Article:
The ageing process can result in the decrease of respiratory muscle strength and consequently increased work of breathing and associated breathlessness during activities of daily living in older adults.
This systematic review and meta-analysis aims to determine the effects of inspiratory muscle training (IMT) in healthy older adults.
A systematic literature search was conducted across four databases (Medline/Pubmed, Web of Science, Cochrane Library CINAHL) using a search strategy consisting of both MeSH and text words including older adults, IMT and functional capacity. The eligibility criteria for selecting studies involved controlled trials investigating IMT via resistive or threshold loading in older adults (>60 years) without a long-term condition.
Seven studies provided mean change scores for inspiratory muscle pressure and three studies for functional capacity. A significant improvement was found for maximal inspiratory pressure (PImax) following training (n = 7, 3.03 [2.44, 3.61], P = <0.00001) but not for functional capacity (n = 3, 2.42 [−1.28, 6.12], P = 0.20). There was no significant correlation between baseline PImax and post-intervention change in PImax values (n = 7, r = 0.342, P = 0.453).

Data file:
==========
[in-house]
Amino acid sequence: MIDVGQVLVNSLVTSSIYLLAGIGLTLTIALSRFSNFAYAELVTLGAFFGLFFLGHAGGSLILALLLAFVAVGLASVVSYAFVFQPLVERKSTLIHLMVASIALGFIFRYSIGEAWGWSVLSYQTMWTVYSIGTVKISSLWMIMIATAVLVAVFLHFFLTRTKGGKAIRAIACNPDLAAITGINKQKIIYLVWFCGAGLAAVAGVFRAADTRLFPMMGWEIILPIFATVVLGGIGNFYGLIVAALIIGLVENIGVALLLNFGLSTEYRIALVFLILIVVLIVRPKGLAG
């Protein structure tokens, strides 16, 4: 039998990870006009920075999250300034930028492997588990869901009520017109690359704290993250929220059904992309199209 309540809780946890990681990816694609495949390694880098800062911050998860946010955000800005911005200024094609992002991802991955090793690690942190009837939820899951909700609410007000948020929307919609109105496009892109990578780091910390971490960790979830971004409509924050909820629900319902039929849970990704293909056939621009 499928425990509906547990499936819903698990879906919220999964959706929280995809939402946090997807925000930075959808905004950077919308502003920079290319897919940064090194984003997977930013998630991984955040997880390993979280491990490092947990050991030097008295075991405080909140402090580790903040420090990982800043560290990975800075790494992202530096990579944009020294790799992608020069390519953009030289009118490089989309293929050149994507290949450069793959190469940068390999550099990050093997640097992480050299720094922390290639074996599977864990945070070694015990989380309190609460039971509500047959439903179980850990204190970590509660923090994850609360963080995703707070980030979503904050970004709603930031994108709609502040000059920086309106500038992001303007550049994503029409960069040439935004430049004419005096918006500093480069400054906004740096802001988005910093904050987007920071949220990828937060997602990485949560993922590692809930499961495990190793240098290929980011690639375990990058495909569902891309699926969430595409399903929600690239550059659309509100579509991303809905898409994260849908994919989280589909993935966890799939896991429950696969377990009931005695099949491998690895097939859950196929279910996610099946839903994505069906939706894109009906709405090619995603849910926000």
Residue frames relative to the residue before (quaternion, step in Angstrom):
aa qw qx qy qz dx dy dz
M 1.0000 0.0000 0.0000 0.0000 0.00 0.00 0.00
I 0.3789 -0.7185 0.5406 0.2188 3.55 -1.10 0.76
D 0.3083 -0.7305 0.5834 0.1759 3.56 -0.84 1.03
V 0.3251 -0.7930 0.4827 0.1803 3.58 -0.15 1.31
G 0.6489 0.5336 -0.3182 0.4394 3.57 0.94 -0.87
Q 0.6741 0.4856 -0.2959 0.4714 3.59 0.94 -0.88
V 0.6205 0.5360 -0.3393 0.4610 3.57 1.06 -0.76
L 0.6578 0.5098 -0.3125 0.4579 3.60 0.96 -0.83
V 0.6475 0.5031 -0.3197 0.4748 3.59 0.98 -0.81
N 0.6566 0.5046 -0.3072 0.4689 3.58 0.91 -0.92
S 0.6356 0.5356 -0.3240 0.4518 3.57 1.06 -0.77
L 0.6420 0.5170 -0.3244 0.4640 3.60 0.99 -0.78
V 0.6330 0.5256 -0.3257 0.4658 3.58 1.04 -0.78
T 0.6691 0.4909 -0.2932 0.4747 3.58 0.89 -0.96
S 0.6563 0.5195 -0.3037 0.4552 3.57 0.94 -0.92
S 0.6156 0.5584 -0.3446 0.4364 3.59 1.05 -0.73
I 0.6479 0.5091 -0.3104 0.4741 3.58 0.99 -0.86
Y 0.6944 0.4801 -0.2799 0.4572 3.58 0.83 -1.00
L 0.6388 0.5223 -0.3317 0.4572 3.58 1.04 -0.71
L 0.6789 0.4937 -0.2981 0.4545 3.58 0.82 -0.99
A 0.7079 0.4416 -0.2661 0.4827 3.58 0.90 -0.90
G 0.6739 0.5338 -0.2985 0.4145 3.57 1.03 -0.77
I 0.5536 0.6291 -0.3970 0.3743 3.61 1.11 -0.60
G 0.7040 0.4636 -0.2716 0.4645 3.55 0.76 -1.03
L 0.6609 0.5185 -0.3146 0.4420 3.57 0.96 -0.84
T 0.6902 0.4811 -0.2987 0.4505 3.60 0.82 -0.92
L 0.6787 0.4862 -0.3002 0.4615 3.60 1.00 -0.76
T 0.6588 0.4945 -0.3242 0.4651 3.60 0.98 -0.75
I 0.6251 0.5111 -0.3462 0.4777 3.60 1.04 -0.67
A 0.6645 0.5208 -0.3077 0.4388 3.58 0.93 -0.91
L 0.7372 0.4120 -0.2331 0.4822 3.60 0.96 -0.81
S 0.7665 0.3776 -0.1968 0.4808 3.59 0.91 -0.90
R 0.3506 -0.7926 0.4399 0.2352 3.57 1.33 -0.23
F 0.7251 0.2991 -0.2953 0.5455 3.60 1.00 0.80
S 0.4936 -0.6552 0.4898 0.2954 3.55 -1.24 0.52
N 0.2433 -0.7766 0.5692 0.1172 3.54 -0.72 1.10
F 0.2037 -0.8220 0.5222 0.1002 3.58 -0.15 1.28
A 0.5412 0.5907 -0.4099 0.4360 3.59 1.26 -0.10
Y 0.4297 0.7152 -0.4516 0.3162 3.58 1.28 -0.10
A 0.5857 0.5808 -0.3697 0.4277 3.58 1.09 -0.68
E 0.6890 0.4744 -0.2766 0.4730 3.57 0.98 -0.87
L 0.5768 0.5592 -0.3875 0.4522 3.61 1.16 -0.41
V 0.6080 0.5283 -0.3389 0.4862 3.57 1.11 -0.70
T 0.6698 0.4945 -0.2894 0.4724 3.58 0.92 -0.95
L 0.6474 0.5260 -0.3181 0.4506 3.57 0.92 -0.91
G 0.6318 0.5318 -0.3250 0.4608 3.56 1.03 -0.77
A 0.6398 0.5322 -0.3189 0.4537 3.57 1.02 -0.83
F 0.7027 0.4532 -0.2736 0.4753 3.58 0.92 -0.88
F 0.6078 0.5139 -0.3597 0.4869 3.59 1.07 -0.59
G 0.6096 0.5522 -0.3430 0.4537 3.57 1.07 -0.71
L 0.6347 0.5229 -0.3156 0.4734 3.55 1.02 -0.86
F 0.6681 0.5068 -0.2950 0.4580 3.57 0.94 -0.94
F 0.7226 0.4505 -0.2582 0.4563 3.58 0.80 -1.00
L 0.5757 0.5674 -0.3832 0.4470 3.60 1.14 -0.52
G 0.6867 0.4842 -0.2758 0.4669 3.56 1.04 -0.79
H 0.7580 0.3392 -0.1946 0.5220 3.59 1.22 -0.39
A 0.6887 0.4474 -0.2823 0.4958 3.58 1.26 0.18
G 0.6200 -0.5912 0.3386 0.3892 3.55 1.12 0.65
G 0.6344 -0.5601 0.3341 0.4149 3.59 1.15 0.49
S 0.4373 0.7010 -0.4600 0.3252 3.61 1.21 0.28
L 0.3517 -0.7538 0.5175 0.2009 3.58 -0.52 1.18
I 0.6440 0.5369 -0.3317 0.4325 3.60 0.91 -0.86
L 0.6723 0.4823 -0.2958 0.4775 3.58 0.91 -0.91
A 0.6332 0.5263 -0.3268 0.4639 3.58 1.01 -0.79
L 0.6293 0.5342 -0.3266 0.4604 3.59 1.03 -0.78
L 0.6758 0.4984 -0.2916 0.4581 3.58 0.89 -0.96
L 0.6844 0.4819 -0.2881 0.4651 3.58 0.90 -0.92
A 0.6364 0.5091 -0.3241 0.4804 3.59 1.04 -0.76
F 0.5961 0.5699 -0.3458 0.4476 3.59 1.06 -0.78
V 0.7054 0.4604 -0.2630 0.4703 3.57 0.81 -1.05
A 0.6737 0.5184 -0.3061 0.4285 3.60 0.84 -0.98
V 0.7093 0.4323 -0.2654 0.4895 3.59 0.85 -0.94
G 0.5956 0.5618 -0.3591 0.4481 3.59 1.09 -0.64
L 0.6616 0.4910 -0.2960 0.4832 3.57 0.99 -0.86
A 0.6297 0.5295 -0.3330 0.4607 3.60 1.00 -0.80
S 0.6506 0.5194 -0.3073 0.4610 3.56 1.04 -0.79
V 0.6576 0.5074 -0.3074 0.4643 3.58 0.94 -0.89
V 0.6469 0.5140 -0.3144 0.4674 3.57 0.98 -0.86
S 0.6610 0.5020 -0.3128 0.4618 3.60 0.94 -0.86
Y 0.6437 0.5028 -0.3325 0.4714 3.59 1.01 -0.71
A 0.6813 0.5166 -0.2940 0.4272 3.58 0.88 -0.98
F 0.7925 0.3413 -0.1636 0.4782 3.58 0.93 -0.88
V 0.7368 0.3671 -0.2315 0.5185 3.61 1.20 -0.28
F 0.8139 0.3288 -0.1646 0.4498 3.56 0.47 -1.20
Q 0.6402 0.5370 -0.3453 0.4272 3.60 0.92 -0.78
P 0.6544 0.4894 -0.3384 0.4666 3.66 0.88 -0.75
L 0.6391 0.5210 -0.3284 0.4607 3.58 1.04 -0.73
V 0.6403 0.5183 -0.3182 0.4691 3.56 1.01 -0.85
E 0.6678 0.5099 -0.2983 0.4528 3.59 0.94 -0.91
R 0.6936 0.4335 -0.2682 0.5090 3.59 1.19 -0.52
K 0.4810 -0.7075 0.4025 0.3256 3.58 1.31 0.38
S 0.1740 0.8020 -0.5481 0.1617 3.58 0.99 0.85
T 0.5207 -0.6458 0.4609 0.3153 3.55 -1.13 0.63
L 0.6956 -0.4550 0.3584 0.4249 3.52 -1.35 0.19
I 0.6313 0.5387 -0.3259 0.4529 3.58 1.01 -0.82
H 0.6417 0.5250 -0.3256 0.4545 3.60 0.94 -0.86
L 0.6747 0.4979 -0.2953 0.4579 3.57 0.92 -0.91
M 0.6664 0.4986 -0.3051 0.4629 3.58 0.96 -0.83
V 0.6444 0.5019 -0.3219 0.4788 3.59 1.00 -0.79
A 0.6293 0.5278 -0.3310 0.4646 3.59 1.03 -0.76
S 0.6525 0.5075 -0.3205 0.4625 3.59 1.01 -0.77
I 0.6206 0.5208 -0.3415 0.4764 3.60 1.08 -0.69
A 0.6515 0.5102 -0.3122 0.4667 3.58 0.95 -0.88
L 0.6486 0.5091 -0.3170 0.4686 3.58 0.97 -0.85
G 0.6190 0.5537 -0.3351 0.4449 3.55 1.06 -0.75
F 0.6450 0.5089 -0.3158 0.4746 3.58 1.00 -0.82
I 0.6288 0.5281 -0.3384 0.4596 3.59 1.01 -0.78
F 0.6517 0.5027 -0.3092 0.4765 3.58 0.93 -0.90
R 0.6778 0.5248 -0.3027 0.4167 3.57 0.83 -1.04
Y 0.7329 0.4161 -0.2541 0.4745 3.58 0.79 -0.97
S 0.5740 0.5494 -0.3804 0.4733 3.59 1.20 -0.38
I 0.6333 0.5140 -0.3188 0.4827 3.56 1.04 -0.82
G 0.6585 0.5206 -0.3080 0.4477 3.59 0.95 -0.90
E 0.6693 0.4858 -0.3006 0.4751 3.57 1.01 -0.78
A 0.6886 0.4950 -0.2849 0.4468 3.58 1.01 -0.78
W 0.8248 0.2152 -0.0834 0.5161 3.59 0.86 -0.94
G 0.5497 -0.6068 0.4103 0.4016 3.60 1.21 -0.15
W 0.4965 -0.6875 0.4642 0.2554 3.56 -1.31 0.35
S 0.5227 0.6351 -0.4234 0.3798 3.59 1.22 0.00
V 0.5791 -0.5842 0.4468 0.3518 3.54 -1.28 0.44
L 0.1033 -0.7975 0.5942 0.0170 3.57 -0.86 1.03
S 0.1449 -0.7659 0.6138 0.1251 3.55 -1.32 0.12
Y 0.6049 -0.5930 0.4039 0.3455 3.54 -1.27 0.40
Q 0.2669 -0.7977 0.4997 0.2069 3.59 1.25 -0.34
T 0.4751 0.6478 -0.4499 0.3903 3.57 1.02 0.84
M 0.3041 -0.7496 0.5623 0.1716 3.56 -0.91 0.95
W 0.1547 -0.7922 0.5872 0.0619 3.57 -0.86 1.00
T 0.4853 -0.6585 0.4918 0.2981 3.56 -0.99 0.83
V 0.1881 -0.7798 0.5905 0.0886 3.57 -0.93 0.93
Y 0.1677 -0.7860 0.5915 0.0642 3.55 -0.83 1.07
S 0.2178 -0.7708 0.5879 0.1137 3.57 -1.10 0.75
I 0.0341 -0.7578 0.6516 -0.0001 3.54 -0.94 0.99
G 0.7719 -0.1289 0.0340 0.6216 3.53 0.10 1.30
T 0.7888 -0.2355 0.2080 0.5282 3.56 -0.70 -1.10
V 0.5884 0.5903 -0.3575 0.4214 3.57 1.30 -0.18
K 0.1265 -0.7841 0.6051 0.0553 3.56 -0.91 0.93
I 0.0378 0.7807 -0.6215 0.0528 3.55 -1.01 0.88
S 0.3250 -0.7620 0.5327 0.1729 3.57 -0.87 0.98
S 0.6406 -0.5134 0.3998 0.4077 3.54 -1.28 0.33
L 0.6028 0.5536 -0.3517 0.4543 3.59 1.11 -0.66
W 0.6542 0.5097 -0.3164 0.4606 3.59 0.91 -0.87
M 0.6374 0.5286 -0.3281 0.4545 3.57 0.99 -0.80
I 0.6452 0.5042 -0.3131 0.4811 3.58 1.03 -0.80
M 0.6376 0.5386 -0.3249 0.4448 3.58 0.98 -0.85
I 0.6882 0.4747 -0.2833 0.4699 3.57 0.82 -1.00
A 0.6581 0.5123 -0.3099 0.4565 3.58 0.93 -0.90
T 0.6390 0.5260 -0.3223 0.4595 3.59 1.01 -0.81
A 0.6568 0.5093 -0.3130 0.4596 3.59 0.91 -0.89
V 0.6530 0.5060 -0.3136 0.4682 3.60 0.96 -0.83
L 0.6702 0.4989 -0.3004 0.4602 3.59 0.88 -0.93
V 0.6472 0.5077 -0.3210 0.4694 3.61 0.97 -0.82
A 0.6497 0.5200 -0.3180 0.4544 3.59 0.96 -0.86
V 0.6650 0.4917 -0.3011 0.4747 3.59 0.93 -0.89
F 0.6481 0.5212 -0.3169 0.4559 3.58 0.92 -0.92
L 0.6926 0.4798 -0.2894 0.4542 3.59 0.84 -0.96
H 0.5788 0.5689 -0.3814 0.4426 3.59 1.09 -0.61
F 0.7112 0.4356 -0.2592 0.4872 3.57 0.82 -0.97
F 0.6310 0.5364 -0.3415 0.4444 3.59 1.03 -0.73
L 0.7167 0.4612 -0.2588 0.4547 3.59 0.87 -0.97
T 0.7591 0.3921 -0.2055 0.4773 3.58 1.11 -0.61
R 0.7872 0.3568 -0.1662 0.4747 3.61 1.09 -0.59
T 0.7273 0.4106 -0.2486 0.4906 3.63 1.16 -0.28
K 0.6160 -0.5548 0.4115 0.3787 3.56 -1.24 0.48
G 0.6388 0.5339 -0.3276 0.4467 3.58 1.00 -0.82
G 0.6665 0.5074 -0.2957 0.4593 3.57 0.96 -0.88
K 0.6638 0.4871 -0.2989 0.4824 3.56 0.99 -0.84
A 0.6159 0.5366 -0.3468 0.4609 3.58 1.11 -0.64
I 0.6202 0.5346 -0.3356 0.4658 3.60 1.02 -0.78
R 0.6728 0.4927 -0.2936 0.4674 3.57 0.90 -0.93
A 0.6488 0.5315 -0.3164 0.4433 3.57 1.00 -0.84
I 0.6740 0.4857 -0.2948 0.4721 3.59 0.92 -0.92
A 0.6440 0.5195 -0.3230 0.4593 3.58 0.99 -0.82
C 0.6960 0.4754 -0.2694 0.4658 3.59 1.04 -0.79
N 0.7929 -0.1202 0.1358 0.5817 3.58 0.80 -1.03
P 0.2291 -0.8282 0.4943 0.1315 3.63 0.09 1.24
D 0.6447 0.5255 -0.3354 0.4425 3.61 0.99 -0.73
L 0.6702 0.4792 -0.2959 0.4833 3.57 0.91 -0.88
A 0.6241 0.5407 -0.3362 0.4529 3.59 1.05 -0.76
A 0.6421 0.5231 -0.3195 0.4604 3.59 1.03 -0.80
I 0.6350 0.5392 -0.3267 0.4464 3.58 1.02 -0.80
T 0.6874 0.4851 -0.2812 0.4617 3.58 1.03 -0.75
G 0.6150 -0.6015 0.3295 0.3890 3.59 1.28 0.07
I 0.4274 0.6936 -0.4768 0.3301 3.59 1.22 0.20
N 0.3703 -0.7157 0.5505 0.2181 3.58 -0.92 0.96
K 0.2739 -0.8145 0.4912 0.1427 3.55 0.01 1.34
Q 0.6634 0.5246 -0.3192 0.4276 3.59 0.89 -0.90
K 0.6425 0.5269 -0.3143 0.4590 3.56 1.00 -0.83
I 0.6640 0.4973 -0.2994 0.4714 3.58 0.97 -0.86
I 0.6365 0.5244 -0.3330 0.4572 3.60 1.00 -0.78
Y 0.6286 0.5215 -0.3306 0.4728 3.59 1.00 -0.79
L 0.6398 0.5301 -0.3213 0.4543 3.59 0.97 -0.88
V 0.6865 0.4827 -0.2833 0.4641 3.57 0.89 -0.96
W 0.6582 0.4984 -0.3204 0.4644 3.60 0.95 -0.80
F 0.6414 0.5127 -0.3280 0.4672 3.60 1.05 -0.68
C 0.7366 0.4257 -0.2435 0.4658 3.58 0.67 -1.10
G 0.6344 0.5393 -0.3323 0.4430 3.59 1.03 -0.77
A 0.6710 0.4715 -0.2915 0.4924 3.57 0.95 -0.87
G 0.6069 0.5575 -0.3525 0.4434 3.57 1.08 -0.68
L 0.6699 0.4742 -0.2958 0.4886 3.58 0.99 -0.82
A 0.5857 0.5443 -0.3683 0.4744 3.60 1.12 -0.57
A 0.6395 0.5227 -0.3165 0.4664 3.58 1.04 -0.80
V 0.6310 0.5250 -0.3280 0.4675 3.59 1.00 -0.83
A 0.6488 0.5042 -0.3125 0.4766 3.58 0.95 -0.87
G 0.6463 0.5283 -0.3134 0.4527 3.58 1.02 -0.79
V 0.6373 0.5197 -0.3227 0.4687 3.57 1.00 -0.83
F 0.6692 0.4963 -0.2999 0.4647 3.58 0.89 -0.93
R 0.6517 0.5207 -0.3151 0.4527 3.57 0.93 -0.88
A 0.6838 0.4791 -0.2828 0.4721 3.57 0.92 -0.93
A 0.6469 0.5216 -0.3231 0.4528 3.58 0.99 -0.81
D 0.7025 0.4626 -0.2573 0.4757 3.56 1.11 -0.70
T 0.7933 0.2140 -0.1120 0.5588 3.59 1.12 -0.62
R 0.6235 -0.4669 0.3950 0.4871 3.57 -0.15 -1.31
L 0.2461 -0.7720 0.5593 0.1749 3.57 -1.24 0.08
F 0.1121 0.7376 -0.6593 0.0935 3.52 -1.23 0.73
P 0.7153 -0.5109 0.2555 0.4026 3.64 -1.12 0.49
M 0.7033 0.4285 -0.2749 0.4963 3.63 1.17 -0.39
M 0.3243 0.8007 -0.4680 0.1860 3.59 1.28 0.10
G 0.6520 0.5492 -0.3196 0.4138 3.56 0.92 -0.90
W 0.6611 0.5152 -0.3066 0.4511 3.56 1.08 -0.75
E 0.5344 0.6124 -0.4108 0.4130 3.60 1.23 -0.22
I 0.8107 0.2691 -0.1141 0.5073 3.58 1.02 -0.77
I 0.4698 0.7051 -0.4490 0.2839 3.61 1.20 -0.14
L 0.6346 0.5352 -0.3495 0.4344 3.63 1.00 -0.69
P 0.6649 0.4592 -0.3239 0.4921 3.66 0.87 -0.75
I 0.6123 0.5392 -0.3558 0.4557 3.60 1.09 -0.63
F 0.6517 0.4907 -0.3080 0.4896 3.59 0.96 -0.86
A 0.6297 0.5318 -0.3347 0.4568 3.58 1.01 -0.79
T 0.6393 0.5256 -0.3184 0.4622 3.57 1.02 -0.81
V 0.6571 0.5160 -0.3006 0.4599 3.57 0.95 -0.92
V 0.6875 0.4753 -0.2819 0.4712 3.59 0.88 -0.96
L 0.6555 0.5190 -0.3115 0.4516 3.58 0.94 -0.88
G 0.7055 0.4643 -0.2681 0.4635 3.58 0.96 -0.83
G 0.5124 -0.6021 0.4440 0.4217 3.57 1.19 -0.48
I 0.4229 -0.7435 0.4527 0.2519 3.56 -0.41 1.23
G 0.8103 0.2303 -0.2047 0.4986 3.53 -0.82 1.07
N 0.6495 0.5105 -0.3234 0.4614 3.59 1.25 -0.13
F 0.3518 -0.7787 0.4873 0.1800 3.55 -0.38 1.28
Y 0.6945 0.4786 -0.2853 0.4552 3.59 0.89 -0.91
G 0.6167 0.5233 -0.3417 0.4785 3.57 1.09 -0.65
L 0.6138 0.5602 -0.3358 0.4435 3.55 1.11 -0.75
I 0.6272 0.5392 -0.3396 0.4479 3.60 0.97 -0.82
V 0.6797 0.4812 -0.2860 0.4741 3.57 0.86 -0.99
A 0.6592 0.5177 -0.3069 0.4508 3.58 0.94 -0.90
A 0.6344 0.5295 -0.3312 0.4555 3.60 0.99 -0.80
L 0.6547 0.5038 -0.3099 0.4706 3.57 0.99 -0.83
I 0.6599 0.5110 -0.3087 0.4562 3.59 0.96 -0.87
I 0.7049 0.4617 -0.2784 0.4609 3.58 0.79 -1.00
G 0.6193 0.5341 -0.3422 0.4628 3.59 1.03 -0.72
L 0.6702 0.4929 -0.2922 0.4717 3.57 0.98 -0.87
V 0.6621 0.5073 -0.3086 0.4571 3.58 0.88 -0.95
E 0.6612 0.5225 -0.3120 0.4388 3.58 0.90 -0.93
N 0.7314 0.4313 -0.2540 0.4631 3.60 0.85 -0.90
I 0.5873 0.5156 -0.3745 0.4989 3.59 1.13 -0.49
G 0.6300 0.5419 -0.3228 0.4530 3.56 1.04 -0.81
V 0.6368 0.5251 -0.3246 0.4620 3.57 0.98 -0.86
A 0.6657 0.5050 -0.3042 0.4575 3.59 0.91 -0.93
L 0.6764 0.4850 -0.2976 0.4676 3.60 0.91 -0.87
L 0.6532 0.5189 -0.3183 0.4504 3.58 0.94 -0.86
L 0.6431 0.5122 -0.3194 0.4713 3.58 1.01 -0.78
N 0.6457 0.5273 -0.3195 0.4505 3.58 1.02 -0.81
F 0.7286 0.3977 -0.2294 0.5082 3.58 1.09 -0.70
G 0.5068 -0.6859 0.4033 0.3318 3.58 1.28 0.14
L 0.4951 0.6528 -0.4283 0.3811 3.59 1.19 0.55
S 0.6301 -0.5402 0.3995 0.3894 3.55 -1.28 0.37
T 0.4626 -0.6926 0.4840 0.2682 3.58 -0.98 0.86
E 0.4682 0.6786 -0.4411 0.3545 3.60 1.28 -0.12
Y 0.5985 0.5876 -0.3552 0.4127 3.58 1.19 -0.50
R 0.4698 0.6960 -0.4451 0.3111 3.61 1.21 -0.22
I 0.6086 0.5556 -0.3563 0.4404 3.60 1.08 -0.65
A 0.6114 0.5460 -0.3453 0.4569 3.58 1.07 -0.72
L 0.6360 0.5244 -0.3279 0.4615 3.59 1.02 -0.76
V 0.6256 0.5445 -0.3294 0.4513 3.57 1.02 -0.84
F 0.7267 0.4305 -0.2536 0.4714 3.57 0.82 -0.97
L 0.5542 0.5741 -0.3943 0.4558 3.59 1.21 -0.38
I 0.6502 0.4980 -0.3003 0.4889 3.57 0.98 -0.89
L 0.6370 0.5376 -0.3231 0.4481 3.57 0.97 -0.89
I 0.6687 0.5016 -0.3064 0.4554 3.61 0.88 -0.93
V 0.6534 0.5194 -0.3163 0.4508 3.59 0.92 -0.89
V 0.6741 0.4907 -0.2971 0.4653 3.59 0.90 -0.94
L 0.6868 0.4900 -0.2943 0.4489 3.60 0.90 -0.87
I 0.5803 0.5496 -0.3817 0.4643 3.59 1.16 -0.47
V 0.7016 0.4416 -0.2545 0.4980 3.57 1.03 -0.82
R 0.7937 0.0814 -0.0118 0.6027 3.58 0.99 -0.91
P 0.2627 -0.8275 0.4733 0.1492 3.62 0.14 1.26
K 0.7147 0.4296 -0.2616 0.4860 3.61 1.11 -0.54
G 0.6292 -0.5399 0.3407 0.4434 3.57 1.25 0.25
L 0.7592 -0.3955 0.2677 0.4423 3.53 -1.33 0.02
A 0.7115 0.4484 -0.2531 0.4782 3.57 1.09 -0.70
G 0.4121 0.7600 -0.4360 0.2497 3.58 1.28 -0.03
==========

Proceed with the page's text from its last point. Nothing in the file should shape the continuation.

IMT can be beneficial in terms of improving inspiratory muscle strength in older adults regardless of their initial degree of inspiratory muscle weakness. Further research is required to investigate the effect of IMT on functional capacity and quality of life in older adults.